Small changes with long-range impact: Developing cooperative strain fields to study the effect of local disorder in zeolitic imidazolate frameworks

  1. Small changes with long-range impact: Developing cooperative strain fields to study the effect of local disorder in zeolitic imidazolate frameworks

    28146 / Nanoporous materials
    Promotor(en): S.M.J. Rogge / Begeleider(s): S. Borgmans

    Background and problem

    Local defects are present in every realistic solid-state material at room temperature, impacting the material’s properties. They can engender a welcome effect, such as increasing the efficiency of semiconductor devices or modifying the color and associated value of diamonds. In many cases, however, the impact of isolated defects on the material properties is not so clear cut. This is for instance the case for metal-organic frameworks (MOFs). MOFs are nanoporous materials that are proposed for a variety of industrial applications including energy storage, gas separation, and the capture of greenhouse gases due to their attractive properties and vast design opportunities. These scaffold-like materials were originally thought of as being perfectly ordered, crystalline materials. However, it has become increasingly clear that spatial disorder is inherently present in these materials and alters their macroscopic behavior. As shown in Figure 1, this leads to strain, as the material locally deviates from its equilibrium structure. Even though these strain fields originate from very local defects, they can potentially extend throughout the crystal over several tens to hundreds of nanometers, much larger than the nanometer-sized defects they originate from, and therefore impact the macroscopically observed, cooperative response of these materials. As a result, introducing spatial disorder in MOFs–especially isolated disorder that occurs on a nanometer length scale–has emerged as an alternative pathway to design defect-engineered MOFs towards specific applications.1

    Figure 1: Overview of typical strain fields introduced by different types of spatial disorder, showing that even short-range defects may induce strain fields that alter the material far beyond the size of the defect.


    To fully exploit the potential of defects to promote MOFs towards functional materials, it is essential to identify how the presence and distribution of defects alter the strain fields inside these MOFs. This is especially so for the MOF subclass of zeolitic imidazolate frameworks (ZIFs), which form cage-like materials, as shown in Figure 2. These cages make them very interesting for various gas adsorption and separation applications, as well as for shock absorption.2 However, defects that are inherently present in ZIFs are expected to largely impact their gas sorption properties, although it remains unclear how these defects interact with the adsorption and diffusion of gas molecules in ZIFs. The concept of strain fields as outlined in Figure 1 may prove vital in this respect, as it may explain how the strain fields, generated by the defects on the one hand and the guest molecules on the other hand, cooperatively affect the structure of the material.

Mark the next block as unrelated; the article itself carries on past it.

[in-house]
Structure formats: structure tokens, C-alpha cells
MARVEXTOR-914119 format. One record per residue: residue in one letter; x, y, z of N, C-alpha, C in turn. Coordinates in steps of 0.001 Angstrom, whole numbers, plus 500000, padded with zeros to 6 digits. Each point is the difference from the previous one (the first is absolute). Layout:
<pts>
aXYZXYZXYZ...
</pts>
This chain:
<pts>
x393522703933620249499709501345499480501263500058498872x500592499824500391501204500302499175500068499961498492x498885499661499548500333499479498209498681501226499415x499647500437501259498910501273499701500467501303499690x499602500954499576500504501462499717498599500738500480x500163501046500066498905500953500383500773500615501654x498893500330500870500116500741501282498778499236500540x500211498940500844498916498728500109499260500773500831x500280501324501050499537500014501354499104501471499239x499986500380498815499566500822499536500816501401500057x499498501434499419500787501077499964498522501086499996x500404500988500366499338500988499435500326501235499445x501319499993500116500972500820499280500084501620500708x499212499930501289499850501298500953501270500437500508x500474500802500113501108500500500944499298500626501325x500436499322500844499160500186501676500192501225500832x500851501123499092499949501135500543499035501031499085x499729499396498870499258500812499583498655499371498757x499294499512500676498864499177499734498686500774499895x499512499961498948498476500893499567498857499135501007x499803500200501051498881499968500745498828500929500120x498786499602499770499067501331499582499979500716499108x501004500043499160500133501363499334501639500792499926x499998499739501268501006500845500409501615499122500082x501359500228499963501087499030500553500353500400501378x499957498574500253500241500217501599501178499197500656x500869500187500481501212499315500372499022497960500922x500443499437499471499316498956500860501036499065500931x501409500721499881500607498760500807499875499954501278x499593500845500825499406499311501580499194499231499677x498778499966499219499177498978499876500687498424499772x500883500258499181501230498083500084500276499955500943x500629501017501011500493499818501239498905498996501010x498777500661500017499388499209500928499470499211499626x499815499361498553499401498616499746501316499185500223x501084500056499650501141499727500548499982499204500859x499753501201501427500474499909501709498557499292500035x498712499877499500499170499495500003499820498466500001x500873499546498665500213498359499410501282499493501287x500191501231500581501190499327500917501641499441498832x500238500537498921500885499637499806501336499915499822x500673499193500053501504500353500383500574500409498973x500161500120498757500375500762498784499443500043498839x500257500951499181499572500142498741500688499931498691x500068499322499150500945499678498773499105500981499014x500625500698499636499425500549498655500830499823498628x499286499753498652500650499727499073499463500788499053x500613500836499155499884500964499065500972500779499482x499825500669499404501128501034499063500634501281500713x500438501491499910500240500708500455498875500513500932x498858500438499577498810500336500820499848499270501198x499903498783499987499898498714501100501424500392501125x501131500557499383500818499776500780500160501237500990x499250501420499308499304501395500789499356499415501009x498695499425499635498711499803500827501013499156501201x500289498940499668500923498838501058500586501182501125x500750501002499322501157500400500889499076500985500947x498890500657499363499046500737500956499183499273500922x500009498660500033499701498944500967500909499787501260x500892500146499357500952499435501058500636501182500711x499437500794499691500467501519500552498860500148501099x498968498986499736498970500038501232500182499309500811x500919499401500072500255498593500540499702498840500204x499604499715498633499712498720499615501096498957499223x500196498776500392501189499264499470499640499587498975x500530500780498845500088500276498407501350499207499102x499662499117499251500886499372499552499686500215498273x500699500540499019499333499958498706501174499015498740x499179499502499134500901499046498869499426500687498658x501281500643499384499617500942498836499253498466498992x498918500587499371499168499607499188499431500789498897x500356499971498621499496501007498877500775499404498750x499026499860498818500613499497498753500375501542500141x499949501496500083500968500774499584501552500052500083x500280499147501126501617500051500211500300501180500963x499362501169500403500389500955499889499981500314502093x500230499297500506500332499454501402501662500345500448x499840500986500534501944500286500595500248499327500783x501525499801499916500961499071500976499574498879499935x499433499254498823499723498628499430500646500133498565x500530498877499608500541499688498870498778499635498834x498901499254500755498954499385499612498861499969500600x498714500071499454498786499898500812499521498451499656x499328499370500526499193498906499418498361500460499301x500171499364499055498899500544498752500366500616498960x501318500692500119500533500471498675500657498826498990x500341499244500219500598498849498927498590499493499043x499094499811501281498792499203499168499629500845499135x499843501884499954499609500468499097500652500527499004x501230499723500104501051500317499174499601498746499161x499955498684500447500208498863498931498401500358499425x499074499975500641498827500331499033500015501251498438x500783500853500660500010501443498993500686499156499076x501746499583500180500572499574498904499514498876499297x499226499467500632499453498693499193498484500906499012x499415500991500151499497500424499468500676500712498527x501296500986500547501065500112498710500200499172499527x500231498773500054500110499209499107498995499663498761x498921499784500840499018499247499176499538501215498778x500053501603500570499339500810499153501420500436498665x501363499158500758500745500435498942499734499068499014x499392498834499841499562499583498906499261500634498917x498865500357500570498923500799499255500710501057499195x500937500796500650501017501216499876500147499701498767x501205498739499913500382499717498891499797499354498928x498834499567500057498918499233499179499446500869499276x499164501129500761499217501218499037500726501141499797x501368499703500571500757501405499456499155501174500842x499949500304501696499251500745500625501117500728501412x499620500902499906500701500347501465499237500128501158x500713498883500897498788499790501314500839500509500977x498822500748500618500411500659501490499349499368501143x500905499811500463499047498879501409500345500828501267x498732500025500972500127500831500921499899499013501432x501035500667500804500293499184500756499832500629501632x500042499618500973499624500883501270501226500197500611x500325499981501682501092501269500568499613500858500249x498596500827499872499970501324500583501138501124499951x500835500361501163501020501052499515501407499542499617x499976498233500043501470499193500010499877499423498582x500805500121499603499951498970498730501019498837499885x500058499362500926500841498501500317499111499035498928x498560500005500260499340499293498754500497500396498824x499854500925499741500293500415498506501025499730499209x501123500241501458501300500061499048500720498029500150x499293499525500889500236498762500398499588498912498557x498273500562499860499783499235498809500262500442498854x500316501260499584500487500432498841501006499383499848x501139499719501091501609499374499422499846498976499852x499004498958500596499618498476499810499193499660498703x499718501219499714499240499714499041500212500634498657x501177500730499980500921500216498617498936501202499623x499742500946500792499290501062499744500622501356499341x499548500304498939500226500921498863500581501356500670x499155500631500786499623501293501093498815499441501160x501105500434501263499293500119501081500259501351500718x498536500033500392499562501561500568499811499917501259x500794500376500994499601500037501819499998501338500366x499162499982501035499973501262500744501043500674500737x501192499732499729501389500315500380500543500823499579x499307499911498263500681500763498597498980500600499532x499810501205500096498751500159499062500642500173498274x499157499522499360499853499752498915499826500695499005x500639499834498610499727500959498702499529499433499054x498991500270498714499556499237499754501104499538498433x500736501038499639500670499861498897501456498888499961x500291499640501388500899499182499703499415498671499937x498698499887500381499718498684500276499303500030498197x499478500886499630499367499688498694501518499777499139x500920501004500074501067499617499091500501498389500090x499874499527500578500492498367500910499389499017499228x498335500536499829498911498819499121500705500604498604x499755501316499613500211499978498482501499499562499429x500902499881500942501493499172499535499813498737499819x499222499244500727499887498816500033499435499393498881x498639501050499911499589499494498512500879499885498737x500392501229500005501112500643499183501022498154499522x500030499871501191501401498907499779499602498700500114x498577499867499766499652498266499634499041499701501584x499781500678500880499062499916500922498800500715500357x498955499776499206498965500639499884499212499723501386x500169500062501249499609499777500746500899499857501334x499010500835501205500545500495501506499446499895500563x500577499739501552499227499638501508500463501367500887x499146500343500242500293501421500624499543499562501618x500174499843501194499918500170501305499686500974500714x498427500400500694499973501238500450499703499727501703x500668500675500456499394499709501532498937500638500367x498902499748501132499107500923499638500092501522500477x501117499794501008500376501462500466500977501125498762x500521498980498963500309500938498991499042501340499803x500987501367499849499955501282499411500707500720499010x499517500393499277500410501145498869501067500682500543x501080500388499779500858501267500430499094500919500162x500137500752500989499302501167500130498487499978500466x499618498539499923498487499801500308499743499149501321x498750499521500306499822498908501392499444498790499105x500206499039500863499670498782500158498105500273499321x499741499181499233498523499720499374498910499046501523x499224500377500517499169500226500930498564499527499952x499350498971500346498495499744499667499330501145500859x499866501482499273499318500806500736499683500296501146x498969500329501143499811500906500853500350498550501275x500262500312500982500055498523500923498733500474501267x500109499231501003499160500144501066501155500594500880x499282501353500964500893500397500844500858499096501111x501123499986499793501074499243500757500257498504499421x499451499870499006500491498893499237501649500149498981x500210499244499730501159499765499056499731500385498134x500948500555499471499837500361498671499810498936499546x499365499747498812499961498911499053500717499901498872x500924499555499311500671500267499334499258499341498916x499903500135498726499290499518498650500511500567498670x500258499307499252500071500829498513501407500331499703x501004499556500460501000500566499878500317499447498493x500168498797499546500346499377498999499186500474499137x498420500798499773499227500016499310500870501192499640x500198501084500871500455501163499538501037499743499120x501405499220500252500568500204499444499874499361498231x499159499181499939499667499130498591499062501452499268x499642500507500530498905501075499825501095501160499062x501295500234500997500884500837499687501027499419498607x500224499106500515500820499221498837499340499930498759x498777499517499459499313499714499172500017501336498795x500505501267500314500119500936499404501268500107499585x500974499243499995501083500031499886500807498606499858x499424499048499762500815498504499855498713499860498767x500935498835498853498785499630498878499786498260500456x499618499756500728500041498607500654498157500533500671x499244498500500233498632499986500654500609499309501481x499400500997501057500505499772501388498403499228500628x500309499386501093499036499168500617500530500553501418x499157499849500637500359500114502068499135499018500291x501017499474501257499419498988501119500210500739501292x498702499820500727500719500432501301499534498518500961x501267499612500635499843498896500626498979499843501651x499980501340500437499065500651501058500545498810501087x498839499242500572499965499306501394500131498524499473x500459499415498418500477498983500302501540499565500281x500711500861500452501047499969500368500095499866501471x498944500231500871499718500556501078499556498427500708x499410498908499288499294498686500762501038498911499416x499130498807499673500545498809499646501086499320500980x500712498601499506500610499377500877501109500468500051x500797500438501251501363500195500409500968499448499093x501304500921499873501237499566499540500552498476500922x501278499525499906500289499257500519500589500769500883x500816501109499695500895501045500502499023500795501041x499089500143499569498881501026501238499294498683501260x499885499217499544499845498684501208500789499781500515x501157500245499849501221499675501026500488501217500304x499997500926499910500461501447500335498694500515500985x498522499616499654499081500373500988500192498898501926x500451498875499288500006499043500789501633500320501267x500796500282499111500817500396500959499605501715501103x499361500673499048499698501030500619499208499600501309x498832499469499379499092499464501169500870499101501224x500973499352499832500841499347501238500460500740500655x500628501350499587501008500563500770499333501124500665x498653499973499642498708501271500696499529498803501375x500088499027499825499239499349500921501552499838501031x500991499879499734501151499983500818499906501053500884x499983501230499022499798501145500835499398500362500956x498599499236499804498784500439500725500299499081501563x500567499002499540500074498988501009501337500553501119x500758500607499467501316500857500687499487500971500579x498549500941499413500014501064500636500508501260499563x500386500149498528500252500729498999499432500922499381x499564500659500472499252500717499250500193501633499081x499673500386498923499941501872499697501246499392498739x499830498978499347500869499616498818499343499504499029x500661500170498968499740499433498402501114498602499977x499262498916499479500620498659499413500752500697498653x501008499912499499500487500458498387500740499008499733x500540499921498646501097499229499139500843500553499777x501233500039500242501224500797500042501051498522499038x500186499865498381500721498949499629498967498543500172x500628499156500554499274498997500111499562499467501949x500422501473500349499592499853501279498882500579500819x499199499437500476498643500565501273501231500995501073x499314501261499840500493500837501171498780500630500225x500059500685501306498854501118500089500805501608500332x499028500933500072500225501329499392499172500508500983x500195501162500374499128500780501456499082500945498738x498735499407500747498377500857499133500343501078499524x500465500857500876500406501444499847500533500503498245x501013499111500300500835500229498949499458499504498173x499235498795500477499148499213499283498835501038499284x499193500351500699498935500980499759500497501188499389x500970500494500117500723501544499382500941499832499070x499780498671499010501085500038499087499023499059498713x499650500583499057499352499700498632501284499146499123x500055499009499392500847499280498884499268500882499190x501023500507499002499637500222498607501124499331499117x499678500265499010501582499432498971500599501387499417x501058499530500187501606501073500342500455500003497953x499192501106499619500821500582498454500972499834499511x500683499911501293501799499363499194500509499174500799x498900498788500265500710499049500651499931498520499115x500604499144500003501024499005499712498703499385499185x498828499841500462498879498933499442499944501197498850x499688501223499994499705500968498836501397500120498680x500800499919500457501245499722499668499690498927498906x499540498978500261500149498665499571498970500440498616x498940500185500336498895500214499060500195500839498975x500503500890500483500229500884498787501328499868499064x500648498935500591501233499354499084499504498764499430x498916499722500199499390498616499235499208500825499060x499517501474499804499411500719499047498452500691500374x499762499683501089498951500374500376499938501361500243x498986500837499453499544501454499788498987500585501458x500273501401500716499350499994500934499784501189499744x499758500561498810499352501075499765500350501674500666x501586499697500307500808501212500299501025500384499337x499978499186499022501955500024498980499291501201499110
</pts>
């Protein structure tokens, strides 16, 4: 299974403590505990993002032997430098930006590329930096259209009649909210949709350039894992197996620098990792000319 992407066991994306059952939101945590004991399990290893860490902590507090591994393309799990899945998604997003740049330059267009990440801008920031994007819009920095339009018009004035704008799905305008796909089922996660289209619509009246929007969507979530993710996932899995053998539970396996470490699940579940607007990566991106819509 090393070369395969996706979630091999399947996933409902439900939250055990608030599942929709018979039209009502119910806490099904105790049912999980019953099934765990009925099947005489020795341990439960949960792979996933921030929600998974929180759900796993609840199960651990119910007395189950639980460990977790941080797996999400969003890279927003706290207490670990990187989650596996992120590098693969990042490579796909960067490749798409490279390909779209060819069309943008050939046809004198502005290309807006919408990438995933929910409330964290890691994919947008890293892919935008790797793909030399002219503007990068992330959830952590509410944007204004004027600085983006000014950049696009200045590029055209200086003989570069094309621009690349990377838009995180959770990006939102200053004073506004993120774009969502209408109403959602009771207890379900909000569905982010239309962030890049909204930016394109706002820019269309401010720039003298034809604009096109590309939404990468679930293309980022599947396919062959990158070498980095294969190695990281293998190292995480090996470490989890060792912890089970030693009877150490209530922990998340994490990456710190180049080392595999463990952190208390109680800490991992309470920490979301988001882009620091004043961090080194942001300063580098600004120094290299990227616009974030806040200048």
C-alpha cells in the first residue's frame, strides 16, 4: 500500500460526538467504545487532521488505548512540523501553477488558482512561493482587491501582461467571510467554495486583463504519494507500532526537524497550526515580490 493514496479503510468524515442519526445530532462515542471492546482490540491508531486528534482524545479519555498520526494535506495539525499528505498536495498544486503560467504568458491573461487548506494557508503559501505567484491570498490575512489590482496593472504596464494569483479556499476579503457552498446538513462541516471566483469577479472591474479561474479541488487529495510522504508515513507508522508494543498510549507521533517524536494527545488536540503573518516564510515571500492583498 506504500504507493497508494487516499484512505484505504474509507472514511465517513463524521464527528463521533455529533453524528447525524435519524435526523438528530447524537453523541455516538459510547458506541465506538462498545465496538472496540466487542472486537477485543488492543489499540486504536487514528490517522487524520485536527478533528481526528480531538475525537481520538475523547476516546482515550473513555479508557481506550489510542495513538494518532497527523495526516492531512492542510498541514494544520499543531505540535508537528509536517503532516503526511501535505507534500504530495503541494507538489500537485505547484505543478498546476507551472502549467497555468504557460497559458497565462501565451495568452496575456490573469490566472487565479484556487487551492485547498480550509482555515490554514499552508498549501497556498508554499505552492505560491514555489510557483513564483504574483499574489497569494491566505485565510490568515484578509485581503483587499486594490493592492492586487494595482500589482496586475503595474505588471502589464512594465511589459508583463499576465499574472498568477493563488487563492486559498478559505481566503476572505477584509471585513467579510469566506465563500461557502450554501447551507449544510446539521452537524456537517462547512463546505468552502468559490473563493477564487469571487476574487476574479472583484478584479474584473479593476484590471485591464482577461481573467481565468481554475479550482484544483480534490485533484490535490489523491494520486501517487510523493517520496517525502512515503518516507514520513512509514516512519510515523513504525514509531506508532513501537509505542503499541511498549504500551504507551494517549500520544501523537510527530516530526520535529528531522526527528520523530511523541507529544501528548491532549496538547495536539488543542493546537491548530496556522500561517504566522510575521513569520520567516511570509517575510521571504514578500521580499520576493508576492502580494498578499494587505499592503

The goal of this thesis is to study how isolated spatial disorder and guest molecules each generate strain fields in a variety of ZIFs and cooperatively alter the mechanical behavior of these materials. We will focus on ZIF-8, ZIF-4, and ZIF-7, which all show large-amplitude phase transitions under well-defined changes in temperature, pressure, or gas loading. Recently, Schmidt and co-workers performed an extensive study of possible localized defects in ZIF-8.3 In this thesis proposal, we first aim to propose different defect mechanisms based on our earlier experience with defective MOFs, building on this earlier work. Furthermore, the energetics of these hypothetical defects will be systematically evaluated, which will allow us to formulate the most probable defect mechanisms present in the three aforementioned ZIFs. In addition, disorder in this material may also be introduced by allowing for mixed metal nodes, further tuning their mechanical performance.  

    Figure 2: Atomic representation of the cage-structure of ZIF-8, the prototypical zeolitic imidazolate framework.


    Once these defective ZIF structures have been generated, dynamic simulations will be performed to investigate how these defects lead to strain fields that extend over the material. The main hypothesis to be verified in this step is whether different defects may lead to similar strain fields and hence  similar effects on the material’s mechanical stability, which would help in rationalizing the different observations present in literature. In addition, given the importance of gas adsorption in ZIFs, we will investigate how adsorbed gas molecules generate their own strain fields that interact with defect-induced strain fields, thereby further altering the material’s behavior. The final aim of this thesis is to establish structure-property relationships for these materials, in which the effect of spatial disorder and guest molecules on the mechanical stability of ZIFs is rationalized through strain fields. This would allow to further the design of ZIFs for gas-based applications.

  1. Study programme
    Master of Science in Engineering Physics [EMPHYS], Master of Science in Physics and Astronomy [CMFYST]
    strain fields, defects, spatial disorder, zeolitic imidazolate frameworks, mechanical stability, gas storage

    1Z. Fang, B. Bueken, D.E. De Vos, R.A. Fischer, Angew. Chem. Int. Ed. 54: 7234, 2015.

    2Y. Sun, S.M.J. Rogge, A. Lamaire, S. Vandenbrande, J. Wieme, C.R. Siviour, V. Van Speybroeck, J.-C. Tan, Nat. Mater. 20: 1015, 2021.

    3C. Zhang, C. Han, D.S. Sholl, J.R. Schmidt, J. Phys. Chem. Lett. 7: 459, 2016